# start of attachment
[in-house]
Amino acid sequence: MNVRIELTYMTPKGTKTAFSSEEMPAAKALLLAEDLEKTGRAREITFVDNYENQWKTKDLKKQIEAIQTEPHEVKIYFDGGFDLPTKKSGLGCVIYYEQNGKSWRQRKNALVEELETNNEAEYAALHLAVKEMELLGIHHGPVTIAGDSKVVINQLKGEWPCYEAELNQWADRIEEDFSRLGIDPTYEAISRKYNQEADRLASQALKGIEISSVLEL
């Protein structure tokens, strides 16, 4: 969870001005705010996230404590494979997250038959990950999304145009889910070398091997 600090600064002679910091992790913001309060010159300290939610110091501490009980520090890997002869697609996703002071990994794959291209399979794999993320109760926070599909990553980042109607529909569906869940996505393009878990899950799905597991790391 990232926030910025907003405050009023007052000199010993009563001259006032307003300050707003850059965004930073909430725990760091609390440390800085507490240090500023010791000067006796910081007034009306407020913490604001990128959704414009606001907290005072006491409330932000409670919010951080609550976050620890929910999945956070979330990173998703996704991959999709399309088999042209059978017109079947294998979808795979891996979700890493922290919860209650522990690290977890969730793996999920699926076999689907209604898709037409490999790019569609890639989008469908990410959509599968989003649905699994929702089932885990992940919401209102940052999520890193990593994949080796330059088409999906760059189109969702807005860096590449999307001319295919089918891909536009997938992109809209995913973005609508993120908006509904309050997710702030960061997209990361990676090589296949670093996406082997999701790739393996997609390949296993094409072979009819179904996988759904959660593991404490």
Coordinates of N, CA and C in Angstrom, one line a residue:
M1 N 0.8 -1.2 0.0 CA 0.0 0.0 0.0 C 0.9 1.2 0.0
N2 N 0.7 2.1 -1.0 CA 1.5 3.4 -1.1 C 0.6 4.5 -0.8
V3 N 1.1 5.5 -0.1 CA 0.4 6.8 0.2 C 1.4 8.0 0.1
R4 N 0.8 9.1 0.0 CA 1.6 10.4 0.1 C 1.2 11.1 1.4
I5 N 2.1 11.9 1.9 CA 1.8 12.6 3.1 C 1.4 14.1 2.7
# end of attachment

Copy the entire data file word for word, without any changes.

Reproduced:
[in-house]
Amino acid sequence: MNVRIELTYMTPKGTKTAFSSEEMPAAKALLLAEDLEKTGRAREITFVDNYENQWKTKDLKKQIEAIQTEPHEVKIYFDGGFDLPTKKSGLGCVIYYEQNGKSWRQRKNALVEELETNNEAEYAALHLAVKEMELLGIHHGPVTIAGDSKVVINQLKGEWPCYEAELNQWADRIEEDFSRLGIDPTYEAISRKYNQEADRLASQALKGIEISSVLEL
């Protein structure tokens, strides 16, 4: 969870001005705010996230404590494979997250038959990950999304145009889910070398091997 600090600064002679910091992790913001309060010159300290939610110091501490009980520090890997002869697609996703002071990994794959291209399979794999993320109760926070599909990553980042109607529909569906869940996505393009878990899950799905597991790391 990232926030910025907003405050009023007052000199010993009563001259006032307003300050707003850059965004930073909430725990760091609390440390800085507490240090500023010791000067006796910081007034009306407020913490604001990128959704414009606001907290005072006491409330932000409670919010951080609550976050620890929910999945956070979330990173998703996704991959999709399309088999042209059978017109079947294998979808795979891996979700890493922290919860209650522990690290977890969730793996999920699926076999689907209604898709037409490999790019569609890639989008469908990410959509599968989003649905699994929702089932885990992940919401209102940052999520890193990593994949080796330059088409999906760059189109969702807005860096590449999307001319295919089918891909536009997938992109809209995913973005609508993120908006509904309050997710702030960061997209990361990676090589296949670093996406082997999701790739393996997609390949296993094409072979009819179904996988759904959660593991404490």
Coordinates of N, CA and C in Angstrom, one line a residue:
M1 N 0.8 -1.2 0.0 CA 0.0 0.0 0.0 C 0.9 1.2 0.0
N2 N 0.7 2.1 -1.0 CA 1.5 3.4 -1.1 C 0.6 4.5 -0.8
V3 N 1.1 5.5 -0.1 CA 0.4 6.8 0.2 C 1.4 8.0 0.1
R4 N 0.8 9.1 0.0 CA 1.6 10.4 0.1 C 1.2 11.1 1.4
I5 N 2.1 11.9 1.9 CA 1.8 12.6 3.1 C 1.4 14.1 2.7